Medellín v. Texas,
554 U.S. 759 (2008)

Annotate this Case

554 U. S. ____ (2008)
554 U. S. ____ (2008)
NOS. 06-984 (08A98), 08-5573 (08A99), AND 08-5574 (08A99)


06–984 (08A98)   v.


on application to recall and stay mandate and for stay


08–5573 (08A99)   v.


on application for stay and petition for a writ of certiorari to the court of criminal appeals of texas


08–5574 (08A99)

on application for stay and on petition for a writ of habeas corpus

[August 5, 2008]

   Justice Stevens, dissenting.

   Earlier this Term, in Medellín v. Texas, 552 U. S. ___ (2008), we concluded that neither the President nor the International Court of Justice (ICJ) has the authority to require Texas to determine whether its violation of the Vienna Convention prejudiced petitioner. Although I agreed with the Court’s judgment, I wrote separately to make clear my view that Texas retained the authority—and, indeed, the duty as a matter of international law—to remedy the potentially significant breach of the United States’ treaty obligations identified in the President’s Memorandum to the Attorney General. Because it appears that Texas has not taken action to address the serious national security and foreign policy implications of this suit, I believe we should request the views of the Solicitor General, who argued on behalf of the Executive Branch in earlier proceedings in the suit, before allowing Texas to proceed with the execution.

   As I explained in my separate opinion in March, the cost to Texas of complying with the ICJ judgment “would be minimal, particularly given the remote likelihood that the violation of the Vienna Convention actually prejudiced” this petitioner. 552 U. S., at ___ (slip op., at 5) (Stevens, J., concurring in judgment). “On the other hand, the costs of refusing to respect the ICJ’s judgment are significant. The entire Court and the President agree that breach will jeopardize the United States’ ‘plainly compelling’ interests in ‘ensuring the reciprocal observance of the Vienna Convention, protecting relations with foreign governments, and demonstrating commitment to the role of international law.’ ” Ibid. Given these stakes, and given that petitioner has been under a death sentence for 14 years, waiting a short time to guarantee that the views of the Executive have been given respectful consideration is only prudent. Balancing the honor of the Nation against the modest burden of a short delay to ensure that the breach is unavoidable convinces me that the application for a stay should be granted.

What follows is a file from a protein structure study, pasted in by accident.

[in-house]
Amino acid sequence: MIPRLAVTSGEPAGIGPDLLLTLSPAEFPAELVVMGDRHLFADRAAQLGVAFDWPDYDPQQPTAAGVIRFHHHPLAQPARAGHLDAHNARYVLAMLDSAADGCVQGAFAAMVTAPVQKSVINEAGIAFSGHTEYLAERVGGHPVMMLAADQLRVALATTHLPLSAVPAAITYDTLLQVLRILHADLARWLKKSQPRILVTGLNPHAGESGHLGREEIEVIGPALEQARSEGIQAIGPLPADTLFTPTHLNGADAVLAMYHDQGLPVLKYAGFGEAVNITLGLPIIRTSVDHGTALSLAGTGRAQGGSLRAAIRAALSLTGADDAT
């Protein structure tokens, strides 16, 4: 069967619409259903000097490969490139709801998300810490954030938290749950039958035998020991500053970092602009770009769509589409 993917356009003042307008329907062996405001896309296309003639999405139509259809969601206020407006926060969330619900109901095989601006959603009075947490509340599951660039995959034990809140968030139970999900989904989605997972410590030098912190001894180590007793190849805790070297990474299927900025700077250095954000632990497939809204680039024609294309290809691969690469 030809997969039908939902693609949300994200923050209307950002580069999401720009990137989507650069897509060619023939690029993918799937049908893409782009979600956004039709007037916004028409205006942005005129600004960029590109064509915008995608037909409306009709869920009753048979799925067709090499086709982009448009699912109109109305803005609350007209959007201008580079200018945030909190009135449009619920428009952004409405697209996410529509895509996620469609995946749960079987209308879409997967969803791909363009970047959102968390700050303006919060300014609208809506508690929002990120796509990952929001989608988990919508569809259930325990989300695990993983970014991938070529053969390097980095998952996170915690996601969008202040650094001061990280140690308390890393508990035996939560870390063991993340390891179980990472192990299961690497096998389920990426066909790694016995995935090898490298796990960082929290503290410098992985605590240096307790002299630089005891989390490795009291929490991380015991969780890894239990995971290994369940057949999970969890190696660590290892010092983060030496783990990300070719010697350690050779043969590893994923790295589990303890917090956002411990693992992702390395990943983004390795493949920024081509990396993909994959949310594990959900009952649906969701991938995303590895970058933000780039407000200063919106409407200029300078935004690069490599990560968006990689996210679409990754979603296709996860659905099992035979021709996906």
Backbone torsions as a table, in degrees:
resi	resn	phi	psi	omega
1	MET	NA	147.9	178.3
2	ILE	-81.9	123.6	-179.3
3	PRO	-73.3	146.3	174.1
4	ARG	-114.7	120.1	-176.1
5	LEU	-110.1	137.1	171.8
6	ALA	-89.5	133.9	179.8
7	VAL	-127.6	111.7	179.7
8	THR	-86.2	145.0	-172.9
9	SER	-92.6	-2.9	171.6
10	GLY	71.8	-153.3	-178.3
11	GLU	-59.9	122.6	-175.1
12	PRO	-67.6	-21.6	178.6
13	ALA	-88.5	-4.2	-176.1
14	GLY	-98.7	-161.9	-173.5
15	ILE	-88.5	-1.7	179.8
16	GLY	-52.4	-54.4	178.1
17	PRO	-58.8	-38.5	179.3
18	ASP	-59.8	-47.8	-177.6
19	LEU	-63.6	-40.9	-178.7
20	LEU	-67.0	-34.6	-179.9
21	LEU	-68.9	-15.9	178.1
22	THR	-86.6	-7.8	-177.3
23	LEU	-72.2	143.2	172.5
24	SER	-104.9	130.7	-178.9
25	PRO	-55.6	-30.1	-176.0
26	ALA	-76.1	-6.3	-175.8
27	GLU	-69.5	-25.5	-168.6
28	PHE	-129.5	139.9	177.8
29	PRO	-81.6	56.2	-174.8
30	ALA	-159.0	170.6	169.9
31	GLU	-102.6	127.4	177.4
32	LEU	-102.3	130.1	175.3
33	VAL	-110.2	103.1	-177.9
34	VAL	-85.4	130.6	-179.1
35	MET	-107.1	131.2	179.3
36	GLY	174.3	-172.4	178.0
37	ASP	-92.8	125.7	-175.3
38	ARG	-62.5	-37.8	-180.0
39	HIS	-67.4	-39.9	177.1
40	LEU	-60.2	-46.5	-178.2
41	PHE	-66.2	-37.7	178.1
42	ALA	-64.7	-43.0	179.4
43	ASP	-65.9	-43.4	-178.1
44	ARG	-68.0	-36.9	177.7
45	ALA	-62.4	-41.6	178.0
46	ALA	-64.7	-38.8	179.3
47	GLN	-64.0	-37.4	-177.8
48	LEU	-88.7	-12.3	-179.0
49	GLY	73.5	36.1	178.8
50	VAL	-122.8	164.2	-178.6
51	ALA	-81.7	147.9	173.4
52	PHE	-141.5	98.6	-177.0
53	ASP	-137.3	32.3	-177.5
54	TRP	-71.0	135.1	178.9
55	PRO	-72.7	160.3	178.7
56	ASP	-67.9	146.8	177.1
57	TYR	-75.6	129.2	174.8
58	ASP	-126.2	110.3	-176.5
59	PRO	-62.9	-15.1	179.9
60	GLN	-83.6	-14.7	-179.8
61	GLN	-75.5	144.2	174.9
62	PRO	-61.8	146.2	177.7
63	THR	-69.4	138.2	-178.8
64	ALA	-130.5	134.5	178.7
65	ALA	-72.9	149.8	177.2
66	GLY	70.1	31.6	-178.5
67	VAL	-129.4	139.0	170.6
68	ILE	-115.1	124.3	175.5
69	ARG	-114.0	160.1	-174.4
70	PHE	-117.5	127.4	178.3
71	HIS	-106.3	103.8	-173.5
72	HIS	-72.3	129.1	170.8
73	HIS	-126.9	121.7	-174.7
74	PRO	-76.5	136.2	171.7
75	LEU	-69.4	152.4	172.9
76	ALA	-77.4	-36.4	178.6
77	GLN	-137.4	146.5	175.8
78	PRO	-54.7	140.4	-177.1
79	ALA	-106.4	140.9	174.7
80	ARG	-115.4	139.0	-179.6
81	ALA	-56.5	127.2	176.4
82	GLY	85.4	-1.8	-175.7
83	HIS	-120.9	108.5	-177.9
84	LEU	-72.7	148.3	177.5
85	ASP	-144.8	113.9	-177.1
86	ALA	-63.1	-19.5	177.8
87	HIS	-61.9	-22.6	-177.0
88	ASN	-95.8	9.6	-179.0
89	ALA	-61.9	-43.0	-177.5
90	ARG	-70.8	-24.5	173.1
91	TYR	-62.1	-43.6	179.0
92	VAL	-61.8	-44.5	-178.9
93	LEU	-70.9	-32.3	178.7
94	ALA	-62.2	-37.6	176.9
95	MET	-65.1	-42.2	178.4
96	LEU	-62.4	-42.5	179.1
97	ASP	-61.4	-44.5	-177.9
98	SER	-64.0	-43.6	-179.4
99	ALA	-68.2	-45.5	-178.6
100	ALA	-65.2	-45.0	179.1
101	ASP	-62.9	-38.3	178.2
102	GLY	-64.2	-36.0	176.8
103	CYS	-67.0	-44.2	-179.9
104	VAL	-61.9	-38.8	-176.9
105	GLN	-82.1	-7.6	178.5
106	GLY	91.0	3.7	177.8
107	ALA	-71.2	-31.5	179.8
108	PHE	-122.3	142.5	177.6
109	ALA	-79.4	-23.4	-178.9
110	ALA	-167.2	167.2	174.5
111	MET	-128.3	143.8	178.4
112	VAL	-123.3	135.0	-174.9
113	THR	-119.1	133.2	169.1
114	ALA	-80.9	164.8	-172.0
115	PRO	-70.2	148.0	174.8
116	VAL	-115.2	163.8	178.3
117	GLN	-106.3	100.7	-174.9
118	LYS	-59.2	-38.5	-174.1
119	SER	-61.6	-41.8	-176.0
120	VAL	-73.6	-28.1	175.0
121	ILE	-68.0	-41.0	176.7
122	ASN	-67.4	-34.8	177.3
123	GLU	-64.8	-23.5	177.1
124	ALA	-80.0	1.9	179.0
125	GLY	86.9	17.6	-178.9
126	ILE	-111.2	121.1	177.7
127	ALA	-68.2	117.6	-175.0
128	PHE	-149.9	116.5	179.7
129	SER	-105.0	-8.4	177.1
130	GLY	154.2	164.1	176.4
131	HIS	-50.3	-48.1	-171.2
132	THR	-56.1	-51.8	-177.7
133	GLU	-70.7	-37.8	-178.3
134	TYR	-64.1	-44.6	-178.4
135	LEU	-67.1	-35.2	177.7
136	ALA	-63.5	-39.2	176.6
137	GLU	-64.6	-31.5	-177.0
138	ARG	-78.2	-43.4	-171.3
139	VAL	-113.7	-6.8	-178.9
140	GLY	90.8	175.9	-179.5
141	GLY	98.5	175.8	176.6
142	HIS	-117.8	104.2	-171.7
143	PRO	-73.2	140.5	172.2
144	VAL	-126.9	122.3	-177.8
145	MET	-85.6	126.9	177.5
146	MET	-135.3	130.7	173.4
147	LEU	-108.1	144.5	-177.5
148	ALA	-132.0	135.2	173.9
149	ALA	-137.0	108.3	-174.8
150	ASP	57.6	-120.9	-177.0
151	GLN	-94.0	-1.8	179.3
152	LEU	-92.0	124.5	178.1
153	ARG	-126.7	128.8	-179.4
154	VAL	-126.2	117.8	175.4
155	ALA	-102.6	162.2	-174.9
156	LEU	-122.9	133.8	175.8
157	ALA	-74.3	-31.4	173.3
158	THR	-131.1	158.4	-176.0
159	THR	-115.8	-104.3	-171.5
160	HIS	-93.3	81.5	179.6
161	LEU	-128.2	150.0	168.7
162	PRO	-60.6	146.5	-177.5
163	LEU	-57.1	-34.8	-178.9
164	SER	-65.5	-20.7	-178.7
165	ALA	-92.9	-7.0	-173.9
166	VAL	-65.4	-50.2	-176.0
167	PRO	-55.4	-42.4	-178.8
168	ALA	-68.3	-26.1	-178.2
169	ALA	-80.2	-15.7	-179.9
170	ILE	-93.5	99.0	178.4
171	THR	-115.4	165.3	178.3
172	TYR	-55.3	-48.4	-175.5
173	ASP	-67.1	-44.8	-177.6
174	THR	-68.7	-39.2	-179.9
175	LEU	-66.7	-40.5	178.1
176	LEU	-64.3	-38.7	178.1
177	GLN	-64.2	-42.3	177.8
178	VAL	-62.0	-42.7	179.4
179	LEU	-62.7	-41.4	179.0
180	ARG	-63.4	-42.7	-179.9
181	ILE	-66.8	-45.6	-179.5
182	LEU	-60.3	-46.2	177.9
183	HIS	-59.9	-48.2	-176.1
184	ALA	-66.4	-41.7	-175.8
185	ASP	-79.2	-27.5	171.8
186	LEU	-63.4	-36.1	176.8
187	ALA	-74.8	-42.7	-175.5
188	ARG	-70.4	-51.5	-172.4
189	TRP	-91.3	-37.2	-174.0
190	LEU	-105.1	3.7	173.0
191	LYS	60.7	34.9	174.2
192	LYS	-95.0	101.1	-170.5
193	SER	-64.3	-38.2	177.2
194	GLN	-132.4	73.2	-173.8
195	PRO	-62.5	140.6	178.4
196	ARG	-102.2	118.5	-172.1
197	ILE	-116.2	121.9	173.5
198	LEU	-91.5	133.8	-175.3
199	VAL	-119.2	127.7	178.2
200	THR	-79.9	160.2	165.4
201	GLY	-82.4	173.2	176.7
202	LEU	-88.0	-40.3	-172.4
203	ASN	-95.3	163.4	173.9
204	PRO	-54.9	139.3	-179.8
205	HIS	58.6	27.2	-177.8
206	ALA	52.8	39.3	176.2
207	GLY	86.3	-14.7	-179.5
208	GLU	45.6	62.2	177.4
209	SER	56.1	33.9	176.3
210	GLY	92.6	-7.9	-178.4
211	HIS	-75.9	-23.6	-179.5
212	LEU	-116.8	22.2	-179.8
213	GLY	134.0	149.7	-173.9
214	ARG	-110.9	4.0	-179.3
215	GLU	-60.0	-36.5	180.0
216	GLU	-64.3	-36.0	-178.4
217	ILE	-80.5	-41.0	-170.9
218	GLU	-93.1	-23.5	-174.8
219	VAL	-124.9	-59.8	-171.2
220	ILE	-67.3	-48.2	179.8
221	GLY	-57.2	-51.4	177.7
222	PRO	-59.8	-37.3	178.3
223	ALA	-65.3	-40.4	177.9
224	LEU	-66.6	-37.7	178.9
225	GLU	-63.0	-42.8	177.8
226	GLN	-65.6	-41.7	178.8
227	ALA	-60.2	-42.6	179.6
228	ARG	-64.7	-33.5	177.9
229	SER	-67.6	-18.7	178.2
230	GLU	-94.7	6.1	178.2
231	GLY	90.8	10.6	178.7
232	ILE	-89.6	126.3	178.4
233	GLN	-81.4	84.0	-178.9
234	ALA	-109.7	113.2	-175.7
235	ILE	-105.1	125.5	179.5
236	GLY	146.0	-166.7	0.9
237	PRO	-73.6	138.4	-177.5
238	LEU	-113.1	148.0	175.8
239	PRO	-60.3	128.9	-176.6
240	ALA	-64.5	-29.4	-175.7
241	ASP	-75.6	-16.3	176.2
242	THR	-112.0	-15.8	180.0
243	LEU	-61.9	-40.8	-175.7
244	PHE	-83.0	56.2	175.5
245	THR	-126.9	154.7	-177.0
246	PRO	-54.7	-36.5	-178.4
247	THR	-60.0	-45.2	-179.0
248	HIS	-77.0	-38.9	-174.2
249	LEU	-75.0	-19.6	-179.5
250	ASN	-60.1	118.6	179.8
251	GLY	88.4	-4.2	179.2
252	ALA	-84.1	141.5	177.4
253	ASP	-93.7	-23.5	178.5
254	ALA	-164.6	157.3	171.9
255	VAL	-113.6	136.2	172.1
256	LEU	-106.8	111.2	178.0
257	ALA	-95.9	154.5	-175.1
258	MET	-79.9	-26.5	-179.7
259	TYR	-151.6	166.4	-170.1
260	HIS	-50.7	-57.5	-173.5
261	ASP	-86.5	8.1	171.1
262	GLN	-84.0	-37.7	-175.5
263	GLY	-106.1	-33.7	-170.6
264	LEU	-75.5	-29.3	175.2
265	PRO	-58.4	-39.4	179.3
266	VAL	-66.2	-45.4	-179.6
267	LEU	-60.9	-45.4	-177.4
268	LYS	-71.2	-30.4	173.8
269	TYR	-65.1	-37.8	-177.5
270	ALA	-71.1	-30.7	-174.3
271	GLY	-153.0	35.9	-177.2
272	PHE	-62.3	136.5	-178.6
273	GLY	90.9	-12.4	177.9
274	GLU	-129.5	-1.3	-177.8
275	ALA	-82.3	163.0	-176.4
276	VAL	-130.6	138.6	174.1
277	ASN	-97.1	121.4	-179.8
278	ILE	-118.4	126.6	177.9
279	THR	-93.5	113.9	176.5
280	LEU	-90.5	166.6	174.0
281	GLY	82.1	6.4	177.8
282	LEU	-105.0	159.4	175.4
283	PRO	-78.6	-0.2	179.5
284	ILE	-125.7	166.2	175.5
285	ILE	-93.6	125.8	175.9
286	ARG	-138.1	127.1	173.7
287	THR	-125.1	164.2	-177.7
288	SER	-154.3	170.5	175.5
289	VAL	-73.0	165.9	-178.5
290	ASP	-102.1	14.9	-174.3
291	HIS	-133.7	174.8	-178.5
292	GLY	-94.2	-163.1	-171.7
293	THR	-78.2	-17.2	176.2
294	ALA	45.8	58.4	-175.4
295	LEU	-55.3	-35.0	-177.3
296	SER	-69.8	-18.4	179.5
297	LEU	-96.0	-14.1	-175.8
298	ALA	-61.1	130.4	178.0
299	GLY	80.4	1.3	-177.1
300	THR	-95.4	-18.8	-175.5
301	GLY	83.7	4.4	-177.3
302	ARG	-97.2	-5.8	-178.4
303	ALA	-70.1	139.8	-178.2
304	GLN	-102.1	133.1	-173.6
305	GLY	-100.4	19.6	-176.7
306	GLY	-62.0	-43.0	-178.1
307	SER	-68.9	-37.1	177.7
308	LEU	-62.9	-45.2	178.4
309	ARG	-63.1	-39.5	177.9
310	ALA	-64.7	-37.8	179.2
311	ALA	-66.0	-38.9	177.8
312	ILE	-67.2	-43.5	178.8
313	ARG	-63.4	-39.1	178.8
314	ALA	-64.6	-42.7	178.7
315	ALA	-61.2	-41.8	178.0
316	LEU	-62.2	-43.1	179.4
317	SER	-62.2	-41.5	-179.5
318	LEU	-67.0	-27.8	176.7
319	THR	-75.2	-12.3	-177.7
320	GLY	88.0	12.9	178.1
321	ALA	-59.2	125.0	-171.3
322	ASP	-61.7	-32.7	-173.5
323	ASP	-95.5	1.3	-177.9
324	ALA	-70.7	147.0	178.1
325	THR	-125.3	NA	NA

Accordingly, I respectfully dissent.


Disclaimer: Official Supreme Court case law is only found in the print version of the United States Reports. Justia case law is provided for general informational purposes only, and may not reflect current legal developments, verdicts or settlements. We make no warranties or guarantees about the accuracy, completeness, or adequacy of the information contained on this site or information linked to from this site. Please check official sources.